"Nick Minchin has let the cat out of the bag this morning, he’s admitted that the Future Fund will comfortably meet its target by 2020, well ahead of schedule" – Wayne Swan
ABC News Online
Well, maybe Nick did and maybe he didn’t allow the feline freedom. This is politics at it’s most desperate. It’s "he said", "no I didn’t" type of stuff you’d normally hear in a junior school yard.
The bottom line with Labor’s plan to tap the sequestered government Telstra share holdings from it’s cleverly constructed ’future fund’ in order to provide Australians with a communications network the rest of the developed world already has, is valid. Why? Consider, Telstra is public owned, or at least it was. Major portions are still owned by private Australian investors so effectively, the Australian public in one form or another still has a major stake in the proceeds of the government sell down of it’s stewardship. Placing said proceeds into a uniquely targeted investment medium aimed solely at provisioning the superannuation requirements of federal public servants is hardly acting in the interests of all Australians. More to the point, it’s acting in the interests of a relatively small sector of highly paid potential superannuants.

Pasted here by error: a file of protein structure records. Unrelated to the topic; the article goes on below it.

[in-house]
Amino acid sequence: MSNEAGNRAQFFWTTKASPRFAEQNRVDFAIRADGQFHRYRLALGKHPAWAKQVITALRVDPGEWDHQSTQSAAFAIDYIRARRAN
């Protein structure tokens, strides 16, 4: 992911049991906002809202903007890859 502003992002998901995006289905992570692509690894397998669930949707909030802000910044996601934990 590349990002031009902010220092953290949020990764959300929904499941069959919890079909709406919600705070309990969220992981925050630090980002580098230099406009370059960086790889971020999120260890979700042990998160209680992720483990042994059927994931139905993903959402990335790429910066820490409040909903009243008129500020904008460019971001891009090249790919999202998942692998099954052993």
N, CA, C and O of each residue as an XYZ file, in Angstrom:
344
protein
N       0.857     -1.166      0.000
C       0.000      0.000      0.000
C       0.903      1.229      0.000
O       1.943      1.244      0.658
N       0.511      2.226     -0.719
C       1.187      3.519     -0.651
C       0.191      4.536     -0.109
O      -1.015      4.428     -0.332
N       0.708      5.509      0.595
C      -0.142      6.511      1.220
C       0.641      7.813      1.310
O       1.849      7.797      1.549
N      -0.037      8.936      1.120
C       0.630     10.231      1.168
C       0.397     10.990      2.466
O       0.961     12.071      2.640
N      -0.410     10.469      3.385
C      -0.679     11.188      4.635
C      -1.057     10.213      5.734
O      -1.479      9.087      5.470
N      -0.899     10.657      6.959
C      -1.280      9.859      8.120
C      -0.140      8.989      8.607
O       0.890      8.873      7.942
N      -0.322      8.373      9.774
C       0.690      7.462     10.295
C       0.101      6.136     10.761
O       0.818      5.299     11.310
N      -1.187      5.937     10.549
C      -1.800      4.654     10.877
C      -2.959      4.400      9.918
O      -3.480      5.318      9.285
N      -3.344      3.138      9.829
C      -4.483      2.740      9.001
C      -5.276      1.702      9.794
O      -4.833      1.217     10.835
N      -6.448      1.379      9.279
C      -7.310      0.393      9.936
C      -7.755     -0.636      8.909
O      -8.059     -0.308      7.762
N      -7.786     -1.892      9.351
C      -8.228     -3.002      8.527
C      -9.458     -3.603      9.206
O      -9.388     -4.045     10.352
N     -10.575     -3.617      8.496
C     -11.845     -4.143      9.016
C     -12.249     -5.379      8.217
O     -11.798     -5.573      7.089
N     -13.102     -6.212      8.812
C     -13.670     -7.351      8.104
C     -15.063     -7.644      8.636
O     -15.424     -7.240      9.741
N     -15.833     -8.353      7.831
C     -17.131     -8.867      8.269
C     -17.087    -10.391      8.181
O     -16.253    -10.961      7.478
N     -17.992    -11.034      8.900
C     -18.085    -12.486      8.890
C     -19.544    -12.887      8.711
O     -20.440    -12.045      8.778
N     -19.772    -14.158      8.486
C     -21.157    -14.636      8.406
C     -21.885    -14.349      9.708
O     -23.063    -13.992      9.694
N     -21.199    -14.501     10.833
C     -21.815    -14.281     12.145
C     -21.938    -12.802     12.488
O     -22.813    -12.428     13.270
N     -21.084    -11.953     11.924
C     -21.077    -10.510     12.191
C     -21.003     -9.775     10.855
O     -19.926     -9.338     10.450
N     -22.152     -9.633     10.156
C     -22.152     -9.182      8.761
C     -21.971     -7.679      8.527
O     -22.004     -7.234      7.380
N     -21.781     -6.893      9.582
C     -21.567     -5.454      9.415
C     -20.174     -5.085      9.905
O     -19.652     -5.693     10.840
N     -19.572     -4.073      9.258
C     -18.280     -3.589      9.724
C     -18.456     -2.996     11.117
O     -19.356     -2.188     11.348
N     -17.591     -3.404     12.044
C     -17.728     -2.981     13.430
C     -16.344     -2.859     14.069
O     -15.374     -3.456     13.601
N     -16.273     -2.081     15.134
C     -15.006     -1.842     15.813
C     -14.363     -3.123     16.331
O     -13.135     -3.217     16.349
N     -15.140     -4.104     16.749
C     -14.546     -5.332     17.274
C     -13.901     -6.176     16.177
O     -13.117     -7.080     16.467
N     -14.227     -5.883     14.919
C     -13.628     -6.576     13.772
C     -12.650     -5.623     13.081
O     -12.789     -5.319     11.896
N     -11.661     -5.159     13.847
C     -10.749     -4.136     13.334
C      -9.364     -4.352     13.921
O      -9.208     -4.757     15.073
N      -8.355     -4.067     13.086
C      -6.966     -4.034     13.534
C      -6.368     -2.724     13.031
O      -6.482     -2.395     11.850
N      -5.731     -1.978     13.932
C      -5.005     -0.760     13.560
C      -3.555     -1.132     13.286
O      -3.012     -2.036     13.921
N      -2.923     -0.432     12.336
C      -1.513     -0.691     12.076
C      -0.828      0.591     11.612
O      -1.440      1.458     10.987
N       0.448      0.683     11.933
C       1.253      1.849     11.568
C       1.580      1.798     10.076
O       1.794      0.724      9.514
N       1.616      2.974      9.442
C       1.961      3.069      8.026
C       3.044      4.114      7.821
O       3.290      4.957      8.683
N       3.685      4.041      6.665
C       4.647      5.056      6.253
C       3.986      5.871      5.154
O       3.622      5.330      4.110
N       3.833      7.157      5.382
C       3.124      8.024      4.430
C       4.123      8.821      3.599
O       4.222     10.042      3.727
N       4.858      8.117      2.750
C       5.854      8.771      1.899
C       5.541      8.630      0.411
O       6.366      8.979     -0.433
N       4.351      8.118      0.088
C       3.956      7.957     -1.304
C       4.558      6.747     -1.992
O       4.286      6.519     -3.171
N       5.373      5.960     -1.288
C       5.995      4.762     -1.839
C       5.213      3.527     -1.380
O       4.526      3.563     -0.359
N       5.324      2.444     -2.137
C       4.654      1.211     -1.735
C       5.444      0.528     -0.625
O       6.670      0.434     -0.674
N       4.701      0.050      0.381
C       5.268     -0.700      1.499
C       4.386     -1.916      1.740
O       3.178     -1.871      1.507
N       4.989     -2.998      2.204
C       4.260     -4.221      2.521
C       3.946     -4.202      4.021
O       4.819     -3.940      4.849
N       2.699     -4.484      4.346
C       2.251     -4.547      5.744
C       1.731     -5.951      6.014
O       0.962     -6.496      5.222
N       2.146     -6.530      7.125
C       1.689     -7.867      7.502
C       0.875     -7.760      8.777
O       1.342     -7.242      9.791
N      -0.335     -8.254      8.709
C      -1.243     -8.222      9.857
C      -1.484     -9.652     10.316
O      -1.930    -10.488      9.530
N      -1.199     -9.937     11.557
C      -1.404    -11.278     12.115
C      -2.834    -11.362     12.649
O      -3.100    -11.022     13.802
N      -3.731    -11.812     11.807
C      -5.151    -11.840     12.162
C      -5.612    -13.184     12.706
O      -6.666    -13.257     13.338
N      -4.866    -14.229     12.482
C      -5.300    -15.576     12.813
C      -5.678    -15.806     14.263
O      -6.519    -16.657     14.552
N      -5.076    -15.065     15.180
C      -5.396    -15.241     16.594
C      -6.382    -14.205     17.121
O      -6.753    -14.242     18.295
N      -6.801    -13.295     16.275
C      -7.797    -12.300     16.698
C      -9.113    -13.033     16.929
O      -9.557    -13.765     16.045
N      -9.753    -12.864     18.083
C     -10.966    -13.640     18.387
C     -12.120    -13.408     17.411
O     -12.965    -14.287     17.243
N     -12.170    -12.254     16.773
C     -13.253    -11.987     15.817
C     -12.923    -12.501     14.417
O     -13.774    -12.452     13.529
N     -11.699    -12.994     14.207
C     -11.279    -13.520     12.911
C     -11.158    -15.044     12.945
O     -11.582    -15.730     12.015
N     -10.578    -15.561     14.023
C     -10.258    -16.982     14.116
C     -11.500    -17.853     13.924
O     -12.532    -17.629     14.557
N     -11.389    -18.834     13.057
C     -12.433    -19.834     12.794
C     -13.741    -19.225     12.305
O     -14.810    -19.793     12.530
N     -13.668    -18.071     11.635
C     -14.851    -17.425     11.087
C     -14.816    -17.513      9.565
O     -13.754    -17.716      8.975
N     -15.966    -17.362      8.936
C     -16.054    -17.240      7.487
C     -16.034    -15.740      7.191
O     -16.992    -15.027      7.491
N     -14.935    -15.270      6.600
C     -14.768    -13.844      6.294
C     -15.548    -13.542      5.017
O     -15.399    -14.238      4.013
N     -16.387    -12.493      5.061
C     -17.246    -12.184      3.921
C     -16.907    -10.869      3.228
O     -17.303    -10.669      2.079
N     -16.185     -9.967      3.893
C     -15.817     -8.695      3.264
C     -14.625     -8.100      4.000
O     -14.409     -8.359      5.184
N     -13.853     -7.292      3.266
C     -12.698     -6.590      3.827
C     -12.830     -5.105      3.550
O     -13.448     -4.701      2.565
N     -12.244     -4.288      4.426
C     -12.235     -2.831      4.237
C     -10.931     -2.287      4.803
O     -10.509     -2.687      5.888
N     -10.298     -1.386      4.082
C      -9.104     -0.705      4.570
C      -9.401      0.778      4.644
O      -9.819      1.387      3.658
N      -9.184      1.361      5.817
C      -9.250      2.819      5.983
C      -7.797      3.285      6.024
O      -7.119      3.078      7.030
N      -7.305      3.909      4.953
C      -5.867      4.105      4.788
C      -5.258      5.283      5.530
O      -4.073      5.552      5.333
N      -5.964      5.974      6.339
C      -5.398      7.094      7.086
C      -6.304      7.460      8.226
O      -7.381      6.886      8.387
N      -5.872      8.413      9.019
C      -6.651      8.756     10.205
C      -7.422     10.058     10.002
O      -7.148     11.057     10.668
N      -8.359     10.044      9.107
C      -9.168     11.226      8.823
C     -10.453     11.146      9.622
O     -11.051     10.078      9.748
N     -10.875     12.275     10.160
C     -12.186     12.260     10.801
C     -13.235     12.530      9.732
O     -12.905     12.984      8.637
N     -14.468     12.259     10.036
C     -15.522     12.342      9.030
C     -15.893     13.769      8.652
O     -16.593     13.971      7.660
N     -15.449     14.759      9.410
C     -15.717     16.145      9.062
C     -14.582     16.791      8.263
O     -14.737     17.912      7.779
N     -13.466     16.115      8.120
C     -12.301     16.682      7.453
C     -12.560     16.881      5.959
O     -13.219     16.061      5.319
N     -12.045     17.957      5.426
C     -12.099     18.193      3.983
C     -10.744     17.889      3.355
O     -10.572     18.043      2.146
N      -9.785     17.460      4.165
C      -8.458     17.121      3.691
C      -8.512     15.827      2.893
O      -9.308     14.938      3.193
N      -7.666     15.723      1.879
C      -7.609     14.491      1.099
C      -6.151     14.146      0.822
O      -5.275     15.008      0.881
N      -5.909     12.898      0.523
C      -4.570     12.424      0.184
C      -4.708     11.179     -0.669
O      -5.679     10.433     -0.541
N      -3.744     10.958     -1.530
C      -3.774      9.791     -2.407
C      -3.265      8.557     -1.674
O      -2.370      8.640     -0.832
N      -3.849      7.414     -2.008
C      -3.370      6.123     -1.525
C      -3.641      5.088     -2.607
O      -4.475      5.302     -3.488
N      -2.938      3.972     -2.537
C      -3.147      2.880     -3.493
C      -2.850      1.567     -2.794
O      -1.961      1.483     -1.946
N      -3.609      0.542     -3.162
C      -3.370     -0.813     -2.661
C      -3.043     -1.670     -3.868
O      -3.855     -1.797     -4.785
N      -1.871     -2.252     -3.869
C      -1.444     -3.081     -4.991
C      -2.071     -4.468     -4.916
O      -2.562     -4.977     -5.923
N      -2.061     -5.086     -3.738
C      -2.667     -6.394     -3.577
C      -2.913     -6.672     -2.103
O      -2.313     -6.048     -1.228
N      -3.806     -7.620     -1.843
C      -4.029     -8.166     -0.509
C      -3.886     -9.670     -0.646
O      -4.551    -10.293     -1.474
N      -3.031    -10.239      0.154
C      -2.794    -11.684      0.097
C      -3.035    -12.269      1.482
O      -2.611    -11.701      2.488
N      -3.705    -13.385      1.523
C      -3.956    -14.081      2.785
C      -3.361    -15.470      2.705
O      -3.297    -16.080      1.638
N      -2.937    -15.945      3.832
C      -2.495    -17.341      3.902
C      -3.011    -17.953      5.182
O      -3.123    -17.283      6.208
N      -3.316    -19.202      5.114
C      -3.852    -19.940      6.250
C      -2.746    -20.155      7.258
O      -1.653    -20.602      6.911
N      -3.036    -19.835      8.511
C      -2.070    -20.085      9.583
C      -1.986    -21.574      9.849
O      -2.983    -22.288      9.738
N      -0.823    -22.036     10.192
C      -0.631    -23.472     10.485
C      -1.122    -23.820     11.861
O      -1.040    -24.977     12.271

Tapping an investment fund to the tune of $2.7b in order to provide all Australians with access to high-speed broadband communications is to the benefit of the entire national interest. The purpose of the future fund, isn’t. If what Nick Minchin rather obliquely alluded to in his statements this morning happens to be true, as Wayne Swan wants everyone to believe, then 1.93% of an accumulated investment fund which is slated to reach it’s accrual target of $140b over the next thirteen years is hardly going to scratch the surface in that accrual process. The potential benefits of that 1.93% far outweigh the somewhat bogeyman-ish hysteria currently flowing from the government benches.